A guest blog post by Adam Schumaker.
Every opportunity-driven composer has probably been on www.composerssite.com. It is a wonderful resource for finding competitions, call-for-scores, residencies–any opportunity we composers believe we need to succeed. The American Composers Forum also has the best curated opportunities a composer could ask for. Every composer who has ever applied to a competition has also experienced the hope of winning, and more likely, the sinking feeling as you read the rejection email that you and the other 99% of the applicants received. Yes, you should still apply for competitions and call-for-scores when you can. Even Eric Whitacre says you should. But there is another way we should be seeking opportunity and cultivating ourselves:
GO FUND YOURSELF!
What do I mean by this? Take a multi-faceted approach to creating your own opportunities through a diverse and steady leveraging of personal networks, cold calls or emails, local and national grants, institutional support, crowdfunding (if applicable), and collaborations. Be loud, be heard, and don’t let a few “nos” hold you back. This approach to making your own performance, event, or recording happen is more entrepreneurial than the job-seeking approach of applying to silent panels making somewhat arbitrary aesthetic decisions.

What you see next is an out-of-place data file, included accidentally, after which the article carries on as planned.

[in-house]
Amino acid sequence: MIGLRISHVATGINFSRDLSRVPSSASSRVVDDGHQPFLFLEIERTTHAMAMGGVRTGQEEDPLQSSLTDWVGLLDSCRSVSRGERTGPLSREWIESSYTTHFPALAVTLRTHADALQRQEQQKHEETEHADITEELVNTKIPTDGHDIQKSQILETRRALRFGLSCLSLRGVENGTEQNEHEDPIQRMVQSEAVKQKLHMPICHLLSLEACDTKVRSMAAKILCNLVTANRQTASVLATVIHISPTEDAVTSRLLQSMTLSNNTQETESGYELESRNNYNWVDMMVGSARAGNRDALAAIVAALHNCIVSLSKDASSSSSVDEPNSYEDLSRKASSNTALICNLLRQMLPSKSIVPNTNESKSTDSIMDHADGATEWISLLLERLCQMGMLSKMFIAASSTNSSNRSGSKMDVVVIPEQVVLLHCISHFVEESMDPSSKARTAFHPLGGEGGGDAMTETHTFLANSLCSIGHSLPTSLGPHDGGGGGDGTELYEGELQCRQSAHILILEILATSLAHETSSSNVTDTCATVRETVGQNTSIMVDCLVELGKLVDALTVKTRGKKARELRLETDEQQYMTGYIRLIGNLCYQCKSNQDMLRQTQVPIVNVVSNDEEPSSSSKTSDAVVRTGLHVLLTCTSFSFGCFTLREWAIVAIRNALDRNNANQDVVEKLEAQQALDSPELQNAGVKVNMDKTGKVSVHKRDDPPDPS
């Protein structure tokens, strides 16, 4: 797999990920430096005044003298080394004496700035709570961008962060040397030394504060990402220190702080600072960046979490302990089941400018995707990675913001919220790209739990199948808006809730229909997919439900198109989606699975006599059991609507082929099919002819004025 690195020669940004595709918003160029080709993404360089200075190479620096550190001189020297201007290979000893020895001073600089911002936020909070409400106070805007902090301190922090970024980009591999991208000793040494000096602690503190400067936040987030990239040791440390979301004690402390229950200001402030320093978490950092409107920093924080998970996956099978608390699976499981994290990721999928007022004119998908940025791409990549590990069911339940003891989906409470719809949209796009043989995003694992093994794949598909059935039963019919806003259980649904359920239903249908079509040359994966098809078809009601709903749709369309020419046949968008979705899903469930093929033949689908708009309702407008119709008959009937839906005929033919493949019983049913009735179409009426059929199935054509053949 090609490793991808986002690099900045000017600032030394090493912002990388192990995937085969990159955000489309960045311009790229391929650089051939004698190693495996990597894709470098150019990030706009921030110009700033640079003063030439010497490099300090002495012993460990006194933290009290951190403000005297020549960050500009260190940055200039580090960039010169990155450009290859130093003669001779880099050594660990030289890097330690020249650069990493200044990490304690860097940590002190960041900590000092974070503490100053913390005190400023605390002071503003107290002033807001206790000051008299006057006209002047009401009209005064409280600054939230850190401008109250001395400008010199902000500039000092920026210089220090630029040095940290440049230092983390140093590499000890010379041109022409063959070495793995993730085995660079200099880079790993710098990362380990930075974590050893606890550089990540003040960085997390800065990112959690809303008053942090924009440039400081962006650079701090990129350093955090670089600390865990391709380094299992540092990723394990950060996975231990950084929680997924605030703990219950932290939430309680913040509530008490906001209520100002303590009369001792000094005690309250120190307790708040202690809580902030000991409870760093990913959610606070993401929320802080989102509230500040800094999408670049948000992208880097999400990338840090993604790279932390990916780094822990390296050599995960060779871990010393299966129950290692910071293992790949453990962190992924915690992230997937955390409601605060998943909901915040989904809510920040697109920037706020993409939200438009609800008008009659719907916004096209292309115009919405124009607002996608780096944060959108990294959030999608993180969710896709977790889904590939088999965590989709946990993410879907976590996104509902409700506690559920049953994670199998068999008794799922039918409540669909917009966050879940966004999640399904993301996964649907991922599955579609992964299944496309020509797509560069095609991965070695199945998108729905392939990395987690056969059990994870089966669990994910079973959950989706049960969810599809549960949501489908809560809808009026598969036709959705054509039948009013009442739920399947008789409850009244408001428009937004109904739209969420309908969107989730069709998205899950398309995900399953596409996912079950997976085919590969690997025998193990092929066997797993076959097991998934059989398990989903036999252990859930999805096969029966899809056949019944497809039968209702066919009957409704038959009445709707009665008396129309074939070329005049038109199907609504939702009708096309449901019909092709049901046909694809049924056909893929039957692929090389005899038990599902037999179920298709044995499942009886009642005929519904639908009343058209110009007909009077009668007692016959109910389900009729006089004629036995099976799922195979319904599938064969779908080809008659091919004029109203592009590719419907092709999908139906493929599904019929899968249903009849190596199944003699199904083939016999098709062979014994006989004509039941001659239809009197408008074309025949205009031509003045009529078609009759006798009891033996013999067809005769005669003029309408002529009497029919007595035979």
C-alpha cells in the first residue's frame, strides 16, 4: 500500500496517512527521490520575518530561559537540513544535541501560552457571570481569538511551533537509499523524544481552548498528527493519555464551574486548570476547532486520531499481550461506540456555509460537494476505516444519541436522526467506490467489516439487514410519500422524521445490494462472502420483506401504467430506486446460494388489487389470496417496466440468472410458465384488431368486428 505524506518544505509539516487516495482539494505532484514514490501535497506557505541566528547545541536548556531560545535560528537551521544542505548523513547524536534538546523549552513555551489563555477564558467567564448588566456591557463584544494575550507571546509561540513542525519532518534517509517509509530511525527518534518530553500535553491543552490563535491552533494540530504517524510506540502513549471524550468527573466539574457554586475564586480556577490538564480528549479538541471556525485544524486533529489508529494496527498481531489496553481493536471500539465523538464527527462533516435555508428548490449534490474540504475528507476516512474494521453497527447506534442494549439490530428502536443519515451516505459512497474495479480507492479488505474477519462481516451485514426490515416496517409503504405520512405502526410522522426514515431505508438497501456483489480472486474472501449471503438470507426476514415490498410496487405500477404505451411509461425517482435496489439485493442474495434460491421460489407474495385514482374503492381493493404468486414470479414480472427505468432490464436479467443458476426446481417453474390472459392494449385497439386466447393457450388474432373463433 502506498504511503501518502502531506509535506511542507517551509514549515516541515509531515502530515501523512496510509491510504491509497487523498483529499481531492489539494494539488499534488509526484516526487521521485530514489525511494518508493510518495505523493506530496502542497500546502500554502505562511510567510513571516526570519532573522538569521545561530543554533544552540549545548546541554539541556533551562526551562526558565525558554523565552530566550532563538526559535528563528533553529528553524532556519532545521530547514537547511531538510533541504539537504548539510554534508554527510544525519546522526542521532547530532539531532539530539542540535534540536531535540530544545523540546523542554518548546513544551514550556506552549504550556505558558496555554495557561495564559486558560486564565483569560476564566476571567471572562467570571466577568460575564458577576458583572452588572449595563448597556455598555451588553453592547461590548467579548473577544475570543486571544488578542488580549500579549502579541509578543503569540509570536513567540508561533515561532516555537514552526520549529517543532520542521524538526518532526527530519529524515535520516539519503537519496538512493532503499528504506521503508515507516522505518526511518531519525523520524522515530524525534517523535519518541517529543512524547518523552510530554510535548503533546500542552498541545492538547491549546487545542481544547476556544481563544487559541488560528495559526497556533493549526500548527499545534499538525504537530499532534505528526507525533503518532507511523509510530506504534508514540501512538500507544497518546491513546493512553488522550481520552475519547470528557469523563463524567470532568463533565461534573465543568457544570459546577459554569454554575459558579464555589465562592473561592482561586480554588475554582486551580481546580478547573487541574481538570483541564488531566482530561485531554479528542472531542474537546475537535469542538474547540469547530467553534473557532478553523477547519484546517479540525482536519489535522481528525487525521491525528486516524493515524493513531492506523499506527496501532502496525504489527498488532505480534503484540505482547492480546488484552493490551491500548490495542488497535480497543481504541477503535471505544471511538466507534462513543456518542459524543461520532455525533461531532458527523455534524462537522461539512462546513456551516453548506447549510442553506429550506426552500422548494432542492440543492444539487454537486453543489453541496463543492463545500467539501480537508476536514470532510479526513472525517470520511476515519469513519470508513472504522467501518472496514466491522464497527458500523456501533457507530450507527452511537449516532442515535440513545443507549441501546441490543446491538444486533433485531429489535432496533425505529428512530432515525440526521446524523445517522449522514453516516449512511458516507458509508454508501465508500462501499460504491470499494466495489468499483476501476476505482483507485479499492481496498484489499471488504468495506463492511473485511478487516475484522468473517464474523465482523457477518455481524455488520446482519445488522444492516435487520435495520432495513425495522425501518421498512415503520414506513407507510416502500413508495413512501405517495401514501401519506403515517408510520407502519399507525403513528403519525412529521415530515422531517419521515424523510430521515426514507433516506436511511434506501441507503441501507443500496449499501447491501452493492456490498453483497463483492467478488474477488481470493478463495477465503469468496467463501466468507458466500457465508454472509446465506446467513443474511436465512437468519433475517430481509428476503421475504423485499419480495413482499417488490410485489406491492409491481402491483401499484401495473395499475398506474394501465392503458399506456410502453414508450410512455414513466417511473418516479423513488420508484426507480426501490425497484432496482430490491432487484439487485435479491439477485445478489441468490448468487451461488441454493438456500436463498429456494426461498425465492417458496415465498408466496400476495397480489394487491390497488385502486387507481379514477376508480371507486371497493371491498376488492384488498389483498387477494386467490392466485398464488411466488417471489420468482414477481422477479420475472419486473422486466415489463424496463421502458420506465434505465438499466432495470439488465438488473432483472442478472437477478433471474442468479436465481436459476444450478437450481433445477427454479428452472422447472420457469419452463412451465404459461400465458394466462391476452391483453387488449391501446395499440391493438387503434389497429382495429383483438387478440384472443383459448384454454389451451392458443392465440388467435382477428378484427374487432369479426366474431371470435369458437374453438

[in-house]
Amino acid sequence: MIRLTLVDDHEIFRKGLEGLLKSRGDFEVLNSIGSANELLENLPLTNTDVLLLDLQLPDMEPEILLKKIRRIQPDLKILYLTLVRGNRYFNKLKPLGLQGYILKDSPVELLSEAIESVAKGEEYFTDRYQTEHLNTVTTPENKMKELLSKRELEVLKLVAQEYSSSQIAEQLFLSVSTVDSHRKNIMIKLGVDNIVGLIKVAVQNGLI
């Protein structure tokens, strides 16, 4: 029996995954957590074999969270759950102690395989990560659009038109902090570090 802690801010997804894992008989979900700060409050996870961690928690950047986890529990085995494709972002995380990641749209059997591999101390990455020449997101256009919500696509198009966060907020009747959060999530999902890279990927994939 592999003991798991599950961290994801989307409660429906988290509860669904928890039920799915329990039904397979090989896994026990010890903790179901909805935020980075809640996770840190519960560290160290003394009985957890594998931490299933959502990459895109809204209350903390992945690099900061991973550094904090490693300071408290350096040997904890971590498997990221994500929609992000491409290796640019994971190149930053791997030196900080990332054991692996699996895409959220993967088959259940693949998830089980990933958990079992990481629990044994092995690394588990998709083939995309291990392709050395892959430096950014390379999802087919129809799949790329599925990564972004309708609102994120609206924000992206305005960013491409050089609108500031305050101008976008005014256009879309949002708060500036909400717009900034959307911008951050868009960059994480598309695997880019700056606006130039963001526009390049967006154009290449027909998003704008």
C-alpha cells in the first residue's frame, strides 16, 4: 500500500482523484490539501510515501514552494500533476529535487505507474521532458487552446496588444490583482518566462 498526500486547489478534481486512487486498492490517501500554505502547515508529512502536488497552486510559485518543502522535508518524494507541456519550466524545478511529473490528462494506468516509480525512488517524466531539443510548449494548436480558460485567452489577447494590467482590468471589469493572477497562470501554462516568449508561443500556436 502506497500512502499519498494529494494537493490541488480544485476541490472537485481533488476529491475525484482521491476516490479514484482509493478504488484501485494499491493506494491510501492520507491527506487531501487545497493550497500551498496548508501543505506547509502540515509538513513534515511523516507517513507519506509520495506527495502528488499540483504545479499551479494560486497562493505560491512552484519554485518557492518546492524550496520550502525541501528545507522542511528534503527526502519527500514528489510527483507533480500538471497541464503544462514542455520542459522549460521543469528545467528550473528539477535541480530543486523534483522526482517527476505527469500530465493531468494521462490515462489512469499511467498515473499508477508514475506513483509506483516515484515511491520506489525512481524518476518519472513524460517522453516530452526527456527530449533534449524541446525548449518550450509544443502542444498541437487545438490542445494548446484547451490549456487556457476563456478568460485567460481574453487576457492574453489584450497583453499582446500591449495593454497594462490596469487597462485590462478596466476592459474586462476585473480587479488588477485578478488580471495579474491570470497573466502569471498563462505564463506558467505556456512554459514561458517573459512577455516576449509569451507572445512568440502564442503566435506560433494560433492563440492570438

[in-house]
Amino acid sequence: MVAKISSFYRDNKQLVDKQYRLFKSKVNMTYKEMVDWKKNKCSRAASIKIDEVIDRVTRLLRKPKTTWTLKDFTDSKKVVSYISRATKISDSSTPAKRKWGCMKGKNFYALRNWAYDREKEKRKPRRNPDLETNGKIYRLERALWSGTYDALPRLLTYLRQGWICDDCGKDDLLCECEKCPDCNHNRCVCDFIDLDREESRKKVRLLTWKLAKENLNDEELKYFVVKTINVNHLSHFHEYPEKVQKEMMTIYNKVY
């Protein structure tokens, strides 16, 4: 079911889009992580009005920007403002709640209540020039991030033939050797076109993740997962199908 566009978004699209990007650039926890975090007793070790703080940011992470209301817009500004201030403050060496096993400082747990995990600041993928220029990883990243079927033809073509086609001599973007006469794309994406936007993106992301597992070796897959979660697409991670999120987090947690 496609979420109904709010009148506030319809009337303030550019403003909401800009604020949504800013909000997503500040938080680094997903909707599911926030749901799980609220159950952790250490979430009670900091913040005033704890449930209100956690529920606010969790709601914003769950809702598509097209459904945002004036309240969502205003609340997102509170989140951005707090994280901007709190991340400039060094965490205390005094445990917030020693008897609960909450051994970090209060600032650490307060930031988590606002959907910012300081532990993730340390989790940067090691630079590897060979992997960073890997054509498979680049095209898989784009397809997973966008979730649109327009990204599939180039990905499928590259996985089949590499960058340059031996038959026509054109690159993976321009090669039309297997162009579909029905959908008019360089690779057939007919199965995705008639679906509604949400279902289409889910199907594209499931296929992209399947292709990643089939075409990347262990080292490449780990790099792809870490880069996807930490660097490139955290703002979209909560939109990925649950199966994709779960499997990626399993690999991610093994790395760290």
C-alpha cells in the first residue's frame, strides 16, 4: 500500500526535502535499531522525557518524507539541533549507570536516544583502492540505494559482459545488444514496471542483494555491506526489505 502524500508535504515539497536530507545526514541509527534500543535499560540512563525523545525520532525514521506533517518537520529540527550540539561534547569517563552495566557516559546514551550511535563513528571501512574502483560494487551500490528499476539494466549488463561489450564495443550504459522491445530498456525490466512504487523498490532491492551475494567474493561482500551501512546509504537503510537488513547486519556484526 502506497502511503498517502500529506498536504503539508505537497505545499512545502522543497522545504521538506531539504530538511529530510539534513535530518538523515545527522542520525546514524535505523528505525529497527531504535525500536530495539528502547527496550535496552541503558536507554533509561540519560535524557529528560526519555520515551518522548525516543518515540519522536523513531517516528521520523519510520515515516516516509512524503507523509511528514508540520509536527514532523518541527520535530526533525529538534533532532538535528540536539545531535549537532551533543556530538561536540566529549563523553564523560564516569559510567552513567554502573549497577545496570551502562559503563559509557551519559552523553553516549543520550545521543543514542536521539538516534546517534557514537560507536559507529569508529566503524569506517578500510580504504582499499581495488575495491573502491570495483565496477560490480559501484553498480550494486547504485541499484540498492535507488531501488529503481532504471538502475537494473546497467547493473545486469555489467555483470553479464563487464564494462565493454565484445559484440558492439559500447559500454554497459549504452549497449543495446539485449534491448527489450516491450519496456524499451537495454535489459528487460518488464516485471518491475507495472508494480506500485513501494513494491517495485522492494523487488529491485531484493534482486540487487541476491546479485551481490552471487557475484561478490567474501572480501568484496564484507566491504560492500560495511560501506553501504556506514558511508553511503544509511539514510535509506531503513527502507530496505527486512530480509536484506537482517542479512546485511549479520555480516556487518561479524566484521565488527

By choosing to fund your own projects, you take the driver’s seat, taking control of your future success.
By choosing to fund your own projects, you take the driver’s seat, taking control of your future success.
Before we walk through a brainstorm of potential funding sources and plans, let’s talk about scale.
Scale To Where You Are At
I am a composer, and I have yet to write a work as large as a symphony. Instead of aiming for something gigantic, with little potential to be performed, I get more enjoyment from writing solo and chamber works to hone my skills. I know that my current network and trajectory is not large enough to support the performance of a symphonic work. I do know that I can get chamber works performed by my network, or funded through grants and community support. Knowing what you are capable of accomplishing on a scale that aligns with what you have done previously, and where you want to go next (your trajectory), is the key to successful project planning. If you have big dreams, keep them, but break them down into smaller, more attainable projects; these will lay the groundwork for your future goals.